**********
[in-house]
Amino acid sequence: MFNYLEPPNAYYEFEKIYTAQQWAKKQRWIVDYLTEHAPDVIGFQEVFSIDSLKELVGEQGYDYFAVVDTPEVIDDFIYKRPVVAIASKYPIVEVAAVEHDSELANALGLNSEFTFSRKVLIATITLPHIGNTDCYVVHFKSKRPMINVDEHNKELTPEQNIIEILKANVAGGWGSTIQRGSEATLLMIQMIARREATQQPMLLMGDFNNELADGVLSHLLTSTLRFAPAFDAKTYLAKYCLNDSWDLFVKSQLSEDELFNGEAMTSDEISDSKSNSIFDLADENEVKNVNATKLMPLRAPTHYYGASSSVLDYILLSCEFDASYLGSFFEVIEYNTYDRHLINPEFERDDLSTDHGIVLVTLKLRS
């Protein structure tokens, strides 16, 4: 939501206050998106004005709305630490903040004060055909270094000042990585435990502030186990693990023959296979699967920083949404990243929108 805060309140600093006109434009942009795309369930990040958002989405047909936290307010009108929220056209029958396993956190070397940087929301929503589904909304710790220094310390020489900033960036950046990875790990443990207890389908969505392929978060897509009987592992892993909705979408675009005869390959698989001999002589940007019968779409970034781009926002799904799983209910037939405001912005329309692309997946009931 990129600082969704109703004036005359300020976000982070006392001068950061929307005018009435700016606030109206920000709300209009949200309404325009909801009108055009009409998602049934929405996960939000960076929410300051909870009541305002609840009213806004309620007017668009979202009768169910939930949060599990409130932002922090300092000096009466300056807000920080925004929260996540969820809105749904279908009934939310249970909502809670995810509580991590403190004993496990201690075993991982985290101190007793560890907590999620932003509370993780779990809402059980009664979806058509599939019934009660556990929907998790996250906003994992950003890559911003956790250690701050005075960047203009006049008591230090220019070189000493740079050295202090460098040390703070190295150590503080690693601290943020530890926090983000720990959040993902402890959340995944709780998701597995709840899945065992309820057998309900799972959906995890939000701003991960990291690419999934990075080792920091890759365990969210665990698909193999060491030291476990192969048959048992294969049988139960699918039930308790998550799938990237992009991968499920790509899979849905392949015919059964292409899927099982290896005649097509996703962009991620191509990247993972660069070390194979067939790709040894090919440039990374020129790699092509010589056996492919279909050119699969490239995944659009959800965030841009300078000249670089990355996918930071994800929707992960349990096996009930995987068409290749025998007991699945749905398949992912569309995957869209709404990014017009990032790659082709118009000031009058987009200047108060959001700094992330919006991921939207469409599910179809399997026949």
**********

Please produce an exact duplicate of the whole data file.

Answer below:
[in-house]
Amino acid sequence: MFNYLEPPNAYYEFEKIYTAQQWAKKQRWIVDYLTEHAPDVIGFQEVFSIDSLKELVGEQGYDYFAVVDTPEVIDDFIYKRPVVAIASKYPIVEVAAVEHDSELANALGLNSEFTFSRKVLIATITLPHIGNTDCYVVHFKSKRPMINVDEHNKELTPEQNIIEILKANVAGGWGSTIQRGSEATLLMIQMIARREATQQPMLLMGDFNNELADGVLSHLLTSTLRFAPAFDAKTYLAKYCLNDSWDLFVKSQLSEDELFNGEAMTSDEISDSKSNSIFDLADENEVKNVNATKLMPLRAPTHYYGASSSVLDYILLSCEFDASYLGSFFEVIEYNTYDRHLINPEFERDDLSTDHGIVLVTLKLRS
């Protein structure tokens, strides 16, 4: 939501206050998106004005709305630490903040004060055909270094000042990585435990502030186990693990023959296979699967920083949404990243929108 805060309140600093006109434009942009795309369930990040958002989405047909936290307010009108929220056209029958396993956190070397940087929301929503589904909304710790220094310390020489900033960036950046990875790990443990207890389908969505392929978060897509009987592992892993909705979408675009005869390959698989001999002589940007019968779409970034781009926002799904799983209910037939405001912005329309692309997946009931 990129600082969704109703004036005359300020976000982070006392001068950061929307005018009435700016606030109206920000709300209009949200309404325009909801009108055009009409998602049934929405996960939000960076929410300051909870009541305002609840009213806004309620007017668009979202009768169910939930949060599990409130932002922090300092000096009466300056807000920080925004929260996540969820809105749904279908009934939310249970909502809670995810509580991590403190004993496990201690075993991982985290101190007793560890907590999620932003509370993780779990809402059980009664979806058509599939019934009660556990929907998790996250906003994992950003890559911003956790250690701050005075960047203009006049008591230090220019070189000493740079050295202090460098040390703070190295150590503080690693601290943020530890926090983000720990959040993902402890959340995944709780998701597995709840899945065992309820057998309900799972959906995890939000701003991960990291690419999934990075080792920091890759365990969210665990698909193999060491030291476990192969048959048992294969049988139960699918039930308790998550799938990237992009991968499920790509899979849905392949015919059964292409899927099982290896005649097509996703962009991620191509990247993972660069070390194979067939790709040894090919440039990374020129790699092509010589056996492919279909050119699969490239995944659009959800965030841009300078000249670089990355996918930071994800929707992960349990096996009930995987068409290749025998007991699945749905398949992912569309995957869209709404990014017009990032790659082709118009000031009058987009200047108060959001700094992330919006991921939207469409599910179809399997026949």